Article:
Experimental Conditions: In vitro
Activity Eﬀect Reference
Antimicrobial Apigenin-7-O-glucoside and luteolin 3,7-diglucoside extracted from
hawthorn were the most potent chemicals to eliminate
Ureaplasma urealyticum with minimum inhibitory concentration value
ranges of 0.48–3.9 µg/mL and 0.48–1.95 µg/mL, respectively.
Ursolic acid and oleanolic acid extracted from hawthorn showed
anti-inﬂammatory and antioxidative eﬀects in PC12 cells by decreasing the
cell death induced by 1-methyl-4-phenylpyridinium ions (MPP+) and
hydrogen peroxide (H2O2) as well as reducing lactate dehydrogenase
Crataequinone A exhibited cytotoxic eﬀects on Hep3B and HepG2 cell lines
with IC50 values of 24.90 µM and 12.24 µM, respectively.
Anticancer Quercitin 3-O-galactoside and kaempherol-3-O-glucoside inhibited the
culture of MCF-7 human breast cancer cells.
Pinnatiﬁdanin BVI extracted from hawthorn had a preventive eﬀect against
Mrc5 human lung cells.
Antioxidant Naturally occurring compounds from ethanolic and aqueous extracts of
C. monogyna showed antioxidant and hydrogen peroxide scavenging
Aqueous hawthorn fruit extract inhibited the expression of ILInterleukin-6,
Interleukin-1β, Tumor necrosis factor-αand cyclooxygenase-2 genes,
and prevented NO formation in RAW 264.7 cells.
The use of hawthorn induced anti-inﬂammatory properties through the modulation of
lipopolysaccharide-induced pro-inﬂammatory (Interleukin-6 and Tumor necrosis factor-
anti-inﬂammatory (Interleukin-10) cytokines [
]. The ﬂavonoids extracted from hawthorn could treat
inﬂammatory bowel disease via the prevention of the nuclear factor kappa-light-chain-enhancer of
activated B cells and extra cellular signal-regulated kinase 1/2 activity, the suppression of myosin light
chain kinase and phosphorylatedmyosin light chain upregulation, the suppression of the production of
inﬂammatory cytokines in Caco-2 cells, and the alleviation of inﬂammatory cytokine-induced intestinal
barrier deﬁcit .
The administration of C. orientalis berries and leaves at the concentration of 0.4 mg/mL
displayed a DPPH radical scavenging eﬀect and anti-inﬂammatory activity via the inhibition of
12- lipoxygenase (12-LOX) and cyclooxygenase-1 (COX-1), thereby impeding the generation of
thromboxane B2 (up to 55.2%) and 12-Hydroxyheptadecatrienoic acid (up to 68.9%) [
]. In a
study by Wyspianska et al., the procyanidins obtained from hawthorn bark extract revealed
anti-inﬂammatory and antioxidant properties [
]. Furthermore, neolignans obtained from the
ethanolic extract of hawthorn seeds exhibited anti-inﬂammatory and antioxidant properties,
most likely due to the prevention of tumor necrosis factor-
) via the compounds 7
propanetriol and 7
xymethyl)ethoxy]-3-methoxyphenyl]-1,2,3-propanetriol, and the inhibition of NO production via
leptolepisol D .
The antioxidant and anti-inﬂammatory bioassay-guided fractionation of the seed extract of
mountain hawthorn, C. pinnatiﬁda, led to the isolation of eight new lignans called hawthornnins,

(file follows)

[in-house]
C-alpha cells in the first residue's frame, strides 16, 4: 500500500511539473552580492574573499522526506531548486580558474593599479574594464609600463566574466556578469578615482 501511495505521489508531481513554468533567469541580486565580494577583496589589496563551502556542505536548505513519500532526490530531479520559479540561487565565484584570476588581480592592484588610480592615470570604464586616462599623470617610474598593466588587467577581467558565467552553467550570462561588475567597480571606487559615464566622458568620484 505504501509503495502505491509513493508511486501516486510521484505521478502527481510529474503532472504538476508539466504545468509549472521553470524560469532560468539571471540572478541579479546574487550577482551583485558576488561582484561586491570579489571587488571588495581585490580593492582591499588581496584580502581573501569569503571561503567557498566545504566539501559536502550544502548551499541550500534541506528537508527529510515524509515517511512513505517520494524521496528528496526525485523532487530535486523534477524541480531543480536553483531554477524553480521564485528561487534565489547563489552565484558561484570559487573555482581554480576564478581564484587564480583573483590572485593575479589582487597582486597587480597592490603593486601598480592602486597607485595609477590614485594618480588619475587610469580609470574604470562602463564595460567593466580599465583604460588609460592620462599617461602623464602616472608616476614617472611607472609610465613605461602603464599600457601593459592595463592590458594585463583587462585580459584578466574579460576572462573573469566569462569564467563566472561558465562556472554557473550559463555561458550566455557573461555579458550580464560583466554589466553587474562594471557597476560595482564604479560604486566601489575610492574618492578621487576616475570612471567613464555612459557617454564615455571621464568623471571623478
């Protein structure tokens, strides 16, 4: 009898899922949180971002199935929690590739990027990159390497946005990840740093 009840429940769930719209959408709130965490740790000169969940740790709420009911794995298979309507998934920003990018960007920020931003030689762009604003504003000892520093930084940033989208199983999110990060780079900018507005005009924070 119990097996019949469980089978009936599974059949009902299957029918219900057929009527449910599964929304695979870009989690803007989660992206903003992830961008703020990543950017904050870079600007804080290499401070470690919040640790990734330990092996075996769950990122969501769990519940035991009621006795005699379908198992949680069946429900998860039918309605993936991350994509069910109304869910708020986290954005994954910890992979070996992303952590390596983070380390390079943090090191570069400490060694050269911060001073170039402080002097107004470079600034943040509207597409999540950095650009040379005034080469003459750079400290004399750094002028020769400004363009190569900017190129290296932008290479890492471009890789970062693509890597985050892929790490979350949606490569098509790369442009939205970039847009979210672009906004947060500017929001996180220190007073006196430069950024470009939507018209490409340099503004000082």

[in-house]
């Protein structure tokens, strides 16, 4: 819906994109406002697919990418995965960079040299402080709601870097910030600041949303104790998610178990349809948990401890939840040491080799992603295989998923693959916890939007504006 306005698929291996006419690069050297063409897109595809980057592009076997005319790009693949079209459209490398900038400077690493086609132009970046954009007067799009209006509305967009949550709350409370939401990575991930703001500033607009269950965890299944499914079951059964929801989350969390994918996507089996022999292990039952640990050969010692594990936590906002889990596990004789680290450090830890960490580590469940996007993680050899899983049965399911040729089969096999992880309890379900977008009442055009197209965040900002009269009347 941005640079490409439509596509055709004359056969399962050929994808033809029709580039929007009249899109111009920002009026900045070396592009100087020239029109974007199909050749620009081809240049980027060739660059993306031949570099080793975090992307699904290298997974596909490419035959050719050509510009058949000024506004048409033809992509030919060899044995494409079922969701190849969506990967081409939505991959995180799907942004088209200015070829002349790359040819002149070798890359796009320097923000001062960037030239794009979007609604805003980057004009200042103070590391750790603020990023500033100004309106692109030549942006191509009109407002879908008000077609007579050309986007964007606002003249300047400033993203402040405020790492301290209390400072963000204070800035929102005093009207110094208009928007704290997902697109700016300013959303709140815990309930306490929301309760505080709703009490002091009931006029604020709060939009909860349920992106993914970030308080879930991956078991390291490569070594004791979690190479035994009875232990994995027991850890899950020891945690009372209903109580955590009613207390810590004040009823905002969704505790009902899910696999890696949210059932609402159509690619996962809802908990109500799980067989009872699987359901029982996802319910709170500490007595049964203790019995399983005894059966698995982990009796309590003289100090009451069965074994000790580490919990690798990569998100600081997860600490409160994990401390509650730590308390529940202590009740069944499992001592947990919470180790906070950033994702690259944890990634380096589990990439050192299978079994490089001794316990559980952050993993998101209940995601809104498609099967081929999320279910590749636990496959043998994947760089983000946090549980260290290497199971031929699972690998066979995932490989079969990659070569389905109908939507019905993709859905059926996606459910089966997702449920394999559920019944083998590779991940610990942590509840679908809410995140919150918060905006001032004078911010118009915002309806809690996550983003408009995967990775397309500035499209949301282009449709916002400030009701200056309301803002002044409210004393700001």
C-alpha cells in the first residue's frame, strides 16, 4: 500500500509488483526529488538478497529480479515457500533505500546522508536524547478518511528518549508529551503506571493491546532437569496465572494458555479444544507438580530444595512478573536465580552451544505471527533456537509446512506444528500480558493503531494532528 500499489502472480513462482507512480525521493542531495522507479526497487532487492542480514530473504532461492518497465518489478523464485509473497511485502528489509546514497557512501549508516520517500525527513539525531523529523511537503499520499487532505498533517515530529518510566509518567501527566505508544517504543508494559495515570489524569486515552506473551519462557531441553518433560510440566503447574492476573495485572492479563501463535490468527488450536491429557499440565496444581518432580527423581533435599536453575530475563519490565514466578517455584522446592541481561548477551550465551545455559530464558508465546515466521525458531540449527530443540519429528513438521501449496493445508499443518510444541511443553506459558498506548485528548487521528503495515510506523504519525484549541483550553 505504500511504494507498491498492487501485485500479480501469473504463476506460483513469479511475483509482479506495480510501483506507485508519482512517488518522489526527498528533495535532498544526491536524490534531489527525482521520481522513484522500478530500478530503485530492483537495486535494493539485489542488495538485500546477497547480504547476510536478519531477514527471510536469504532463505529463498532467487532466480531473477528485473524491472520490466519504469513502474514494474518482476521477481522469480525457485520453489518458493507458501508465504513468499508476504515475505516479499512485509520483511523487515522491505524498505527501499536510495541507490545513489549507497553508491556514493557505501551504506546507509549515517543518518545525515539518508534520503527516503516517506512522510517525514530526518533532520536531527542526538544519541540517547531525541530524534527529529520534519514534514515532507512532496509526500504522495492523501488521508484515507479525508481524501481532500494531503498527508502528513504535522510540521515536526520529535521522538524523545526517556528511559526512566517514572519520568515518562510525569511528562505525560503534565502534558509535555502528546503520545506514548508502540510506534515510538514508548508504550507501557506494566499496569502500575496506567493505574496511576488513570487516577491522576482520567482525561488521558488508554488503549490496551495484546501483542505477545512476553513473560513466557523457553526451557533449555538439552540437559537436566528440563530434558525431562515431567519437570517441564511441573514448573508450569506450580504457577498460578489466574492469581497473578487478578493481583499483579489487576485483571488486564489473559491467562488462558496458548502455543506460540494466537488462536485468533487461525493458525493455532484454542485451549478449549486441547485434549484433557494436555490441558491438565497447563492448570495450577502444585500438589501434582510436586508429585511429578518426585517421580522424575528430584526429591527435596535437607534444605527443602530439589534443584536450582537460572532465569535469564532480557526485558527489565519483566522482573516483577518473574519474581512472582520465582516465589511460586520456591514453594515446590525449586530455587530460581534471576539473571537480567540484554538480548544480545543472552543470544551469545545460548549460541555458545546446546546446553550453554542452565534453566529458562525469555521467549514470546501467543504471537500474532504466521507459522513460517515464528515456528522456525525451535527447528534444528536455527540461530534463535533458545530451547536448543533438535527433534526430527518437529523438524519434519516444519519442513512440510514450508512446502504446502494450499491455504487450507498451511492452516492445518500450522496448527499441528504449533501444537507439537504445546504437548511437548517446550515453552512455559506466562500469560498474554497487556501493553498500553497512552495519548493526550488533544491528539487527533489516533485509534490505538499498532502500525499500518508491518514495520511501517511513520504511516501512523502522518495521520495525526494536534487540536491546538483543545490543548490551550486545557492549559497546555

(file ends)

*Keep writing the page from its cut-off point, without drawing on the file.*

which showed diﬀerent promising activities by scavenging free radicals and inhibiting TNF-
NO production [
]. Zhao et al. observed
-glucosidase inhibitory and antioxidant activity for
Forests 2020,11, 564 8 of 21
C. pinnatiﬁda fruit [
]. In another study, 8-O-4
neolignans extracted from C. pinnatiﬁda seeds blocked
the activity of tyrosinase by 66.67%, in addition to exhibiting antioxidant activity [
Among the triterpenoids extracted from hawthorn berries, the compounds 3
tetrahydroxy-olean-12-en-28-oic acid, 2
-tetrahydroxy-olean-12-en-28-oic acid, and 2
,23-pentahydroxy-olean-12-en-28-oic acid had antioxidant functions and could inhibit the
proliferation of MCF-7 and HepG2 cells (EC
]. In a study by Chai et al. the proanthocyanidin
compounds extracted from Chinese hawthorn fruits were characterized by HPLC-ESI-MS and
MALDI-TOF-MS and examined for their bioactivities. The results showed anti-tyrosinase properties
by preventing tyrosinases such as diphenolase and monophenolase and antioxidant activity .
Hawthorn seed extract at a concentration of 50
M protected SH-SY5Y cells from damage
through cell apoptosis prevention due to the presence of a sesquineolignan compound, 7
-9,90,700,800 ,900-pentanol, which was found to have a neuroprotective eﬀect .
The extractions of C. pinnatiﬁda fructus and Rhodiolae kirliowii radix and rhizome showed antiviral
potential towards infection by the human polyomaviruses BK (BKPyV) and JC (JCPyV) by reducing
the expression of viral proteins in the infected cells [
]. The growth of pathogenic S. aureus and E. coli
was inhibited by gold and silver chloride nanoparticles functionalized by fruit extract of C. pinnatiﬁda,
which also scavenged DPPH free radicals and showed anti-inﬂammatory function via a reduction in
the levels of inﬂammatory cytokines such as prostaglandin E2 (PGE2) and NO .
3.2. Health-Promoting Activities of Hawthorn in Animals
Many in vivo investigations have reported diﬀerent beneﬁcial functions for hawthorn [109–118].
The administration of hawthorn extract could attenuate atherosclerosis through the prevention of
factors related to apoptosis and inﬂammation signaling pathways, by an apoptosis and inﬂammation
resistance eﬀect, vascular smooth muscle cells calcium deposition, lipidosis, preventing proliferation,
lipid regulation, reducing interleukin-1
, hypersensitive C-reactive protein, monocyte chemoattractant